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February 2017

Acute Posterior Multifocal Placoid Pigment Epitheliopathy Associated With Drug Reaction With Eosinophilia and Systemic Symptoms Syndrome

Author Affiliations
  • 1Wilmer Eye Institute, Johns Hopkins School of Medicine, Baltimore, Maryland
  • 2Department of Ophthalmology and Visual Sciences, Carver College of Medicine, University of Iowa, Iowa City
JAMA Ophthalmol. 2017;135(2):169-171. doi:10.1001/jamaophthalmol.2016.5230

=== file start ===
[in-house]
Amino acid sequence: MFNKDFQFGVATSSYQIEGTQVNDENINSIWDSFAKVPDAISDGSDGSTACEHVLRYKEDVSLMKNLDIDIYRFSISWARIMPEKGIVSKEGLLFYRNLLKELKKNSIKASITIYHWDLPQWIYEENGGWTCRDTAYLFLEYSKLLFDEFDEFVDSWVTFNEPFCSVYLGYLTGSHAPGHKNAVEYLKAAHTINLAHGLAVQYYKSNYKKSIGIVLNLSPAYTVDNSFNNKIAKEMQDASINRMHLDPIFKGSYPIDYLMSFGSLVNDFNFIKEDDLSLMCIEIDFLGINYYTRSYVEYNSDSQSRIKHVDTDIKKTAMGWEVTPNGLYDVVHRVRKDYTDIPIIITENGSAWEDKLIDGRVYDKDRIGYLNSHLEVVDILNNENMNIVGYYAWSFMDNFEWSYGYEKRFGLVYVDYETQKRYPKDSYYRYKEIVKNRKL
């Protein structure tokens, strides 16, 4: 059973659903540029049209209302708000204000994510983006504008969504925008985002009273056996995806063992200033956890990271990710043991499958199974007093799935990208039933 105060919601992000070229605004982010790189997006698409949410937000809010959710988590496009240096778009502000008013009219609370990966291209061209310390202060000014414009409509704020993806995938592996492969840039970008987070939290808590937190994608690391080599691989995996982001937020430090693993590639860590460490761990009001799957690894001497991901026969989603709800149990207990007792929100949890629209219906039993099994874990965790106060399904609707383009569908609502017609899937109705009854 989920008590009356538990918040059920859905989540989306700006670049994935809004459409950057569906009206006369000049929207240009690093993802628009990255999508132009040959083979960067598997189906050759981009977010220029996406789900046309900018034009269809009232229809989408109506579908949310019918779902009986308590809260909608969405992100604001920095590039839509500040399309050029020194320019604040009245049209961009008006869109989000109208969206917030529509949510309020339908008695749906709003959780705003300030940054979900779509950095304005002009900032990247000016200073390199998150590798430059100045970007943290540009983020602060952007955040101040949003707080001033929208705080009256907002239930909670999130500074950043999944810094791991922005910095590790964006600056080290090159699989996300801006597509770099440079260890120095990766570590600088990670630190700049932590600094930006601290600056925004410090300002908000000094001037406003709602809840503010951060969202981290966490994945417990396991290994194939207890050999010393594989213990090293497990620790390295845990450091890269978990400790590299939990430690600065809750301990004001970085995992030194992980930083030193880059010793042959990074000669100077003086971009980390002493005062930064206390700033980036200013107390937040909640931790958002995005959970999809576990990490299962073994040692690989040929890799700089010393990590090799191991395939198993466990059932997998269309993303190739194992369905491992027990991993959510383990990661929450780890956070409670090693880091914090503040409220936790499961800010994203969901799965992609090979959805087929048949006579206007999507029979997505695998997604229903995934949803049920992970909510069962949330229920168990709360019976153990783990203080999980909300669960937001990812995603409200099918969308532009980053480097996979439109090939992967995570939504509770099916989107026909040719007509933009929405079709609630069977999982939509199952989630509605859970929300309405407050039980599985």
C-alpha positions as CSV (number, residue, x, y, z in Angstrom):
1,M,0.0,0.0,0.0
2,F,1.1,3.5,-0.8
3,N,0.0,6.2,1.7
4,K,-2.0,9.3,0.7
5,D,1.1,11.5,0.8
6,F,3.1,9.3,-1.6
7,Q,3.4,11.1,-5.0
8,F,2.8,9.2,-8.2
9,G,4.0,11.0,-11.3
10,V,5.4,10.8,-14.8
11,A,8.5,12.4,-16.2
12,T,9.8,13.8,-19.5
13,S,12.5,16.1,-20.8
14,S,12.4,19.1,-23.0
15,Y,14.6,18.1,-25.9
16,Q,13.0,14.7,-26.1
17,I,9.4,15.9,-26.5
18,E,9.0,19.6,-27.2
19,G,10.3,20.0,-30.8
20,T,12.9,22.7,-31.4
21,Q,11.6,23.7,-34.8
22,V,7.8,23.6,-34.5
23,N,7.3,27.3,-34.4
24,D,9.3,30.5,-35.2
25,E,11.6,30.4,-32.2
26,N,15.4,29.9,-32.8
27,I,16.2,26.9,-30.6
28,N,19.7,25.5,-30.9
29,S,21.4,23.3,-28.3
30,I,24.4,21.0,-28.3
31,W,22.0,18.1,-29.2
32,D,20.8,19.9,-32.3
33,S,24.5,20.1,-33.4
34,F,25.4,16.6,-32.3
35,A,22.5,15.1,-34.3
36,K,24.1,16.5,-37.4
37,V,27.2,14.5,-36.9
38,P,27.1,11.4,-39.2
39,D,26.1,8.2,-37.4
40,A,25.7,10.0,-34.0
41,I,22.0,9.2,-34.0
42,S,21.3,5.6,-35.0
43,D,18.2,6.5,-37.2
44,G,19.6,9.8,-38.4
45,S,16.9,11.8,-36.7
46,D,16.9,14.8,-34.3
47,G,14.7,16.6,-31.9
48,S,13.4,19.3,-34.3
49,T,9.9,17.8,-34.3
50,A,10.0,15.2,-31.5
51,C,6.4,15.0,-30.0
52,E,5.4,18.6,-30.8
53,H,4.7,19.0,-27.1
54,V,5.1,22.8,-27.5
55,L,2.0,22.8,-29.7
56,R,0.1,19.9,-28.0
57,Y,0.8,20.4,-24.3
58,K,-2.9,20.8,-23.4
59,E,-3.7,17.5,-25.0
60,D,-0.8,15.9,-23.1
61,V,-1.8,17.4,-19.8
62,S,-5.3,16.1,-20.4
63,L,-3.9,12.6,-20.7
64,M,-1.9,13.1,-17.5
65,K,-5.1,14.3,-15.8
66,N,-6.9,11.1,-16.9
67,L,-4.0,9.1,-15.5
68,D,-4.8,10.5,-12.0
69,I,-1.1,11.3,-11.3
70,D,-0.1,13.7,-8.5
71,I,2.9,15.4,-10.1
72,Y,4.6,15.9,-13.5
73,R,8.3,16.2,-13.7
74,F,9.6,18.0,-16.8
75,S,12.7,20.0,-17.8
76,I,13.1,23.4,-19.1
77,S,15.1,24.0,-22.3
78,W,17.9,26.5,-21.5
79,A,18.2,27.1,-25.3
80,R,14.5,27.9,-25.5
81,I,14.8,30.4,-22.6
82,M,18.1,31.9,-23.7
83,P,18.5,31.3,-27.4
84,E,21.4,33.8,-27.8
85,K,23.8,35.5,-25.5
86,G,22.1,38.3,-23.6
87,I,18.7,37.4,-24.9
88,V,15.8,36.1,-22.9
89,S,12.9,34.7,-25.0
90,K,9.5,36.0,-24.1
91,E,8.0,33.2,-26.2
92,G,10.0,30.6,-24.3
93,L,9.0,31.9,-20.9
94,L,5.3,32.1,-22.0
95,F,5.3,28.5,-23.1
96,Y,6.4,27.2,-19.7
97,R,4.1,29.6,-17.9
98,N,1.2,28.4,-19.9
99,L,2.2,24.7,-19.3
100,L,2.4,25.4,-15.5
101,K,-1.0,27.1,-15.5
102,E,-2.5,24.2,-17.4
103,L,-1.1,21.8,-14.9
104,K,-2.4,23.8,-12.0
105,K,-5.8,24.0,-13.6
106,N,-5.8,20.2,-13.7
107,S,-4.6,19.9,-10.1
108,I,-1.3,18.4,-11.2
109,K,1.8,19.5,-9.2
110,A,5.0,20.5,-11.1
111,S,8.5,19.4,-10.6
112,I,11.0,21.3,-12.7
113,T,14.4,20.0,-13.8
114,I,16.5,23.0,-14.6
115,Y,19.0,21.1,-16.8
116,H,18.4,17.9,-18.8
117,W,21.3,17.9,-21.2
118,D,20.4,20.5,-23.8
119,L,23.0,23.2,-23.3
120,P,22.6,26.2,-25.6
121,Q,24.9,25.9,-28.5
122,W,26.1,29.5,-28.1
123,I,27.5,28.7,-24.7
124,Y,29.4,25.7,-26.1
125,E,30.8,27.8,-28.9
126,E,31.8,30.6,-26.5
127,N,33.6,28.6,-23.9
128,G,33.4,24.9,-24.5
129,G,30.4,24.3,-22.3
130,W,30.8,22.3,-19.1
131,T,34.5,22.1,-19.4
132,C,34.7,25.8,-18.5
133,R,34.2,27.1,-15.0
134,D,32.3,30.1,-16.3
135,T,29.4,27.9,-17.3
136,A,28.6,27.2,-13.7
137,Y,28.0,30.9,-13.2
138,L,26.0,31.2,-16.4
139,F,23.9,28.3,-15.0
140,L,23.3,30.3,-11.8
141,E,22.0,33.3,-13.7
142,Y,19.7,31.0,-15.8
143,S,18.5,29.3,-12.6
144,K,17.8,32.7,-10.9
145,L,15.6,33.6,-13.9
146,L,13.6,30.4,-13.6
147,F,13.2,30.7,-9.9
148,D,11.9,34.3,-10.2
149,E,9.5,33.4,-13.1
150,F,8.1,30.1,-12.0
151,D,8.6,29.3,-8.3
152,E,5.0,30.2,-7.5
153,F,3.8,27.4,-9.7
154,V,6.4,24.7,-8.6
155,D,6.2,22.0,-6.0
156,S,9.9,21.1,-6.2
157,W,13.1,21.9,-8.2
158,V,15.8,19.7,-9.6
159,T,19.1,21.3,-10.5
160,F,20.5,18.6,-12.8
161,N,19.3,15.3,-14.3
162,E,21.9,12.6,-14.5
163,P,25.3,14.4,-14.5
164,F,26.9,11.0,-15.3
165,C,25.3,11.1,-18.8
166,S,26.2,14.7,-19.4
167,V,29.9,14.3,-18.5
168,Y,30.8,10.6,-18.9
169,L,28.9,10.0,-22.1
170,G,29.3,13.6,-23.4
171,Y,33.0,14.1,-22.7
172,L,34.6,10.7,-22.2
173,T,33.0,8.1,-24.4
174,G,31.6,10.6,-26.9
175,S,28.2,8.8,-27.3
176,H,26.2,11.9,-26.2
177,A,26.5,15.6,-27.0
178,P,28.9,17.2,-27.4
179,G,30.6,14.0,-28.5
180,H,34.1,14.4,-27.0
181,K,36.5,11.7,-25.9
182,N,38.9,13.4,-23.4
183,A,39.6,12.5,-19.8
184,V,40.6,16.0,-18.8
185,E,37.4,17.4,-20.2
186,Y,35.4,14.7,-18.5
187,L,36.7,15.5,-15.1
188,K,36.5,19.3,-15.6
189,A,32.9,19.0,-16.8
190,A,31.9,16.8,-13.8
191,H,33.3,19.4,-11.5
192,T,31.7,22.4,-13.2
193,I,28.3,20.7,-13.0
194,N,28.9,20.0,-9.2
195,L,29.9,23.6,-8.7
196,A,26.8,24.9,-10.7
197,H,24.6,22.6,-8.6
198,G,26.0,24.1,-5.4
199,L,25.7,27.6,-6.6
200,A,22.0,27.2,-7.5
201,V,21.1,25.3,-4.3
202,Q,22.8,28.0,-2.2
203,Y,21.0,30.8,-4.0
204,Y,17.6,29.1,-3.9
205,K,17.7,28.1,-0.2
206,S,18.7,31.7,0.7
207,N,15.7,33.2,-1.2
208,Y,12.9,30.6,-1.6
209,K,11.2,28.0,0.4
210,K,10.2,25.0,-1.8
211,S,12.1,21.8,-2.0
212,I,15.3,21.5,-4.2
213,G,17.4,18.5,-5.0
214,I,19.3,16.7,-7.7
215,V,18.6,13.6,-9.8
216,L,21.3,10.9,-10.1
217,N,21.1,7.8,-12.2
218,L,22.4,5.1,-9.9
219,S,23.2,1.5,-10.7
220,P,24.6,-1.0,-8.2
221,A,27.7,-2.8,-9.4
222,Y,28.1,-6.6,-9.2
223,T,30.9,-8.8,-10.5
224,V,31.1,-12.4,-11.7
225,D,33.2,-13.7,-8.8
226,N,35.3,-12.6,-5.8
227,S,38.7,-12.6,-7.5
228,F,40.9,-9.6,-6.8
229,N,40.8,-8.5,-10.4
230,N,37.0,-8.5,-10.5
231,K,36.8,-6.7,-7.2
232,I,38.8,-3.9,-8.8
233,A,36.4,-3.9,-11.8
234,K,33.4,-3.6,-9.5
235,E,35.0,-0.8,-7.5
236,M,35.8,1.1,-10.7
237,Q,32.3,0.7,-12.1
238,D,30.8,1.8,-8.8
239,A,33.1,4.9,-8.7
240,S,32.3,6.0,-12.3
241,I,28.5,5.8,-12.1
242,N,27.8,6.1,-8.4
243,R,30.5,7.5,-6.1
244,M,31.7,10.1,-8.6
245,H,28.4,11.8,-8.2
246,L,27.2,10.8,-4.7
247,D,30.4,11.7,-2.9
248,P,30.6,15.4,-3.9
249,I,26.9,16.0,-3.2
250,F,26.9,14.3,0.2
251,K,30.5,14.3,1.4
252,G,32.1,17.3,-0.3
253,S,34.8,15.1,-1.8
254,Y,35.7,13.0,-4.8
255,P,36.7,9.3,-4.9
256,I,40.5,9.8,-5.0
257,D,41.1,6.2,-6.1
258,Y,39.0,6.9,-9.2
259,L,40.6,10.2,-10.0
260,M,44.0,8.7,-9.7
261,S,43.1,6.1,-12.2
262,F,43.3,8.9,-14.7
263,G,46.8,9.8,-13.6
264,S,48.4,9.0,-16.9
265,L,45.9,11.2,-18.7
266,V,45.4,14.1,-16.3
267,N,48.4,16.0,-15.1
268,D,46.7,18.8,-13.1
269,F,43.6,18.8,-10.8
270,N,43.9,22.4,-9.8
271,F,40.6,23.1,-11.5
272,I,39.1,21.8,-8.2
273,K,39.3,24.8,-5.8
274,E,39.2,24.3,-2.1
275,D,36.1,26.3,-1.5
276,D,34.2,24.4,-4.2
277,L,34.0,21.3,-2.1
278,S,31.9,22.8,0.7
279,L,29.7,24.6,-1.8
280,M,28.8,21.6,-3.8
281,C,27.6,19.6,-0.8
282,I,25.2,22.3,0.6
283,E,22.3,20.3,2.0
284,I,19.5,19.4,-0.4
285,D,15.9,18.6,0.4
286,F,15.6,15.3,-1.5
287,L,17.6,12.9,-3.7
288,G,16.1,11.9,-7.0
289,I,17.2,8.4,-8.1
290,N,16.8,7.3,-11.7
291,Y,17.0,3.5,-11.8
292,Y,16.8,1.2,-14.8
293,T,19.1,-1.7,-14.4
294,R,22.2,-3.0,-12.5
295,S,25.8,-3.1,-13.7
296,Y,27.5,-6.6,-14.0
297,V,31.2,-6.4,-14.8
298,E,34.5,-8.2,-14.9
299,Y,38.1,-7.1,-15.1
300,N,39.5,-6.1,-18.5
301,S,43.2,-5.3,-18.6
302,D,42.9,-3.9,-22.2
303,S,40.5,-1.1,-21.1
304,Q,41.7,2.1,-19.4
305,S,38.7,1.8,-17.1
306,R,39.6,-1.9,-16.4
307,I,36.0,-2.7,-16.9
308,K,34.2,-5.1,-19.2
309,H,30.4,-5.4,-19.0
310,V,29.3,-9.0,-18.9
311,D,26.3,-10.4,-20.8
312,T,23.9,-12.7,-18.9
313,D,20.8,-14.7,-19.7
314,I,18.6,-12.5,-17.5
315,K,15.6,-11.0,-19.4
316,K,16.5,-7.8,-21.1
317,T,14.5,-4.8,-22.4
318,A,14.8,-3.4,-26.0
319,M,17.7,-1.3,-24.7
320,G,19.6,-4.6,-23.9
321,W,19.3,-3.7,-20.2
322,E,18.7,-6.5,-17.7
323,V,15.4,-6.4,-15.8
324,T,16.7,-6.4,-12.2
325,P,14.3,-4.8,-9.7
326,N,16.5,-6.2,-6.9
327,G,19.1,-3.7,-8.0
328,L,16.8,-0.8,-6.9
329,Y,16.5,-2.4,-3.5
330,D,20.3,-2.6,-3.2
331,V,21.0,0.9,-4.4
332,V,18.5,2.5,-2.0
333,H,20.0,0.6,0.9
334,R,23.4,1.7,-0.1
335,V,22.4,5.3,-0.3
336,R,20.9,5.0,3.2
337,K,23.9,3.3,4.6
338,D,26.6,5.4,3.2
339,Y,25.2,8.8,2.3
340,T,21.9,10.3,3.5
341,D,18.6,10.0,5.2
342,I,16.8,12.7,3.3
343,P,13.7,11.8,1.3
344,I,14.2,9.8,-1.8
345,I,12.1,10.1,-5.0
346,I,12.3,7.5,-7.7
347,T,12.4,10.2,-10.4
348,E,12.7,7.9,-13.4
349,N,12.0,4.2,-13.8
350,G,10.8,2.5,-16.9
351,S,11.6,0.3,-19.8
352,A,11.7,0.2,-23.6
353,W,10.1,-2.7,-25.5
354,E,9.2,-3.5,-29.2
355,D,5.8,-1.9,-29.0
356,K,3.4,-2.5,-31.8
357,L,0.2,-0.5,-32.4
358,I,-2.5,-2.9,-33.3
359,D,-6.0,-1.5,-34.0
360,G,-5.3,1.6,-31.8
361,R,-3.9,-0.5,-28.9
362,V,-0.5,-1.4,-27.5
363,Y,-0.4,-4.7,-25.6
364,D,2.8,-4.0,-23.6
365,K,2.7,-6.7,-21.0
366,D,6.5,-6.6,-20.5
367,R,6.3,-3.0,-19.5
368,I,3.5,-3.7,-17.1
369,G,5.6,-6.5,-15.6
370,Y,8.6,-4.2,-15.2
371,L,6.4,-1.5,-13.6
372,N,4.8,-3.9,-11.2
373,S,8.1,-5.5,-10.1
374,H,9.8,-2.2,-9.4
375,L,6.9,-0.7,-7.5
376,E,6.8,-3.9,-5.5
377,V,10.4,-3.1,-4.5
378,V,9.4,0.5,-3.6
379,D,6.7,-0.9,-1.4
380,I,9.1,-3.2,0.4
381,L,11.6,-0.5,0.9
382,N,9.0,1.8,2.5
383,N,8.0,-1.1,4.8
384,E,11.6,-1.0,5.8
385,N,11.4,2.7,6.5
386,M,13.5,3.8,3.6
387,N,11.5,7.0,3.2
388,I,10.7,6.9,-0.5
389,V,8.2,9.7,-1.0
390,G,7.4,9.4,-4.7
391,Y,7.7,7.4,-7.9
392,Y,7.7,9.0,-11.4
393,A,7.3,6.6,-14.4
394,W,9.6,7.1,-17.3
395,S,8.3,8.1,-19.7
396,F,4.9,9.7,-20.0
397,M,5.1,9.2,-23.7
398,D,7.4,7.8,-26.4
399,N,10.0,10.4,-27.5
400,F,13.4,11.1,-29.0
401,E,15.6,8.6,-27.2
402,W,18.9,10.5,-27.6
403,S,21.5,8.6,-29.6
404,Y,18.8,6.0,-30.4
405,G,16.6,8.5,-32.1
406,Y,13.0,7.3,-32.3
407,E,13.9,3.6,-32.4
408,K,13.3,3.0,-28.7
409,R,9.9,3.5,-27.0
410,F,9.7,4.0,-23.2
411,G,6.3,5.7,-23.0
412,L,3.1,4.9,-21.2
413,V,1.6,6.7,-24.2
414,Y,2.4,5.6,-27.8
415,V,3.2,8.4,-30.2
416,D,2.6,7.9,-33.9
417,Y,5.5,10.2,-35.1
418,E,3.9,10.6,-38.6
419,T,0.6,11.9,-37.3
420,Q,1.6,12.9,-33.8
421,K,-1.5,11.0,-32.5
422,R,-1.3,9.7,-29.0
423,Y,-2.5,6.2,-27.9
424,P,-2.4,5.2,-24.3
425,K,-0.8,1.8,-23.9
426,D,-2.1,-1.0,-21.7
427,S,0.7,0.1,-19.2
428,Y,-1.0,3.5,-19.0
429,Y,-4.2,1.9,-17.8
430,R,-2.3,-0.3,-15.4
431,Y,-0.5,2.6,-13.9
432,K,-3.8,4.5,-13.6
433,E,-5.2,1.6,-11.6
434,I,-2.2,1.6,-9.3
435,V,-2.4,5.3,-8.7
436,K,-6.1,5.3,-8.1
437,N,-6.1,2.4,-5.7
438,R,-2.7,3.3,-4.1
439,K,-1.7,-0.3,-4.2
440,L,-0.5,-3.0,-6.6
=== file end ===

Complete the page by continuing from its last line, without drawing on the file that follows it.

A 55-year-old man presented with bilateral “splotchy vision” for 10 days. Three weeks previously, he had started lamotrigine for a seizure disorder and developed constitutional symptoms of fatigue, malaise, fever, and chills. He also developed a diffuse, nonpruritic skin rash that spread from his forearms to his trunk, flanks, and lower extremities. Systemic workup revealed elevated white blood cell count (12670.00/μL [to convert to × 109 per liter, multiply by 0.001]) with eosinophilia (8% [to convert to proportion of 1.0, multiply by 0.01]), transaminases (aspartate transaminase 92 U/L, alanine transaminase 217 U/L), and serum creatinine (1.5 mg/dL [to convert to micromoles per liter, multiply by 76.25]). A skin biopsy demonstrated a spongiotic and interface dermatitis with scattered eosinophils. He was diagnosed with drug reaction with eosinophilia and systemic symptoms (DRESS) syndrome and started receiving oral prednisone 60 mg/d.

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